Self-Fulfilling Prophecy

Last week I wrote about learned helplessness and how the world tends to be a breeding ground for it. In between the time it was written and published I had a stream of relatively random and inexplicable bad luck. I got a parking ticket because LA–the city that doesn’t mind having the dirtiest air in the world–insists on weekly street sweepings at 8am. My car was towed because apparently parking too long in an enormous lot is harmful to business whereas a shantytown of homeless people is fine to go unnoticed. Then there were some problems at work. And then I got so sick that I woke up in the middle of the night sweating out my fever so fiercely that I was convinced I’d pissed the bed. None of it made any sense and I just wanted to quit.

Then I remembered what I’d written. The only real thing separating the winners from the losers is if they get back up. Am I going to appreciate these events for their extreme improbability or am I going to delude myself into thinking I am cursed forever? If you stretch the graph out long enough, statistically paranoia and fearfulness and timidity start to pay off. Were boldness to become commonplace, it would no longer exist as a viable strategy. Risk can lead to total failure but cautiousness just the absence of success. Zap, Zap, Zap, Zap–our bodies resign to its infinite continuation and prepares to minimize anguish. It would seem to me that the odds of playing dead were better for survival than pushing through and hoping for a chance win. That might be a way to survive, but not a way to live.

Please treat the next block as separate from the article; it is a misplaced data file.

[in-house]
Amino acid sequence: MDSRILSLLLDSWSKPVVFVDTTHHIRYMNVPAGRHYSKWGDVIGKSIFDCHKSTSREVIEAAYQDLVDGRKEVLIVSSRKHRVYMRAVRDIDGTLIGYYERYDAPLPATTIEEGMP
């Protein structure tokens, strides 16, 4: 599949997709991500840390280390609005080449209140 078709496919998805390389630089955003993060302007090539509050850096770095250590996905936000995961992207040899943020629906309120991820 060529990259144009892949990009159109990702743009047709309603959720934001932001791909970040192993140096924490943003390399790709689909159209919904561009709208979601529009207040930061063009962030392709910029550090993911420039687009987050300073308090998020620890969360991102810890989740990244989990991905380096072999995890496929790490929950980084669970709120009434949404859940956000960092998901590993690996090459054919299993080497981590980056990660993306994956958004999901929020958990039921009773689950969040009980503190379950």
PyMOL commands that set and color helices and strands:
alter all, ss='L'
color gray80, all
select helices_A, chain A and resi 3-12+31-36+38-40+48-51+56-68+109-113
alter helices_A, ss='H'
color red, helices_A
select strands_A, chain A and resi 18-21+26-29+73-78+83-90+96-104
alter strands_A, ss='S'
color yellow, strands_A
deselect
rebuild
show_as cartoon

So I didn’t quit. And with the perspective that it’s very easy–but ultimately self-defeating–to look at things with a pessimistic explanatory style, you can resist that impulse. All I know is that my cycles are getting shorter and shorter because I stop before it spins out of control. My cycle is probably different from yours. I start feeling the symptoms of the flu. You might get angry, or restless, or the desire to radically change course. Or that’s when you might get high and tell yourself “that it’s what you need to be inspired.” Whatever. The fact is we all have coping mechanisms that do little but ignore the problem. For me, they actually make it worse.

But what I’ve learned is that in monitoring your SIGs and responding not instinctually but appropriately, you can focus your energy on the stuff that matters. And it’s not that the things weren’t my fault, it’s that there is a difference between accepting responsibility and burdening yourself with blame.

Written by Ryan Holiday
Ryan Holiday is the bestselling author of Trust Me, I’m Lying, The Obstacle Is The Way, Ego Is The Enemy, and other books about marketing, culture, and the human condition. His work has been translated into thirty languages and has appeared everywhere from the Columbia Journalism Review to Fast Company. His company, Brass Check, has advised companies such as Google, TASER, and Complex, as well as Grammy Award winning musicians and some of the biggest authors in the world. He lives in Austin, Texas.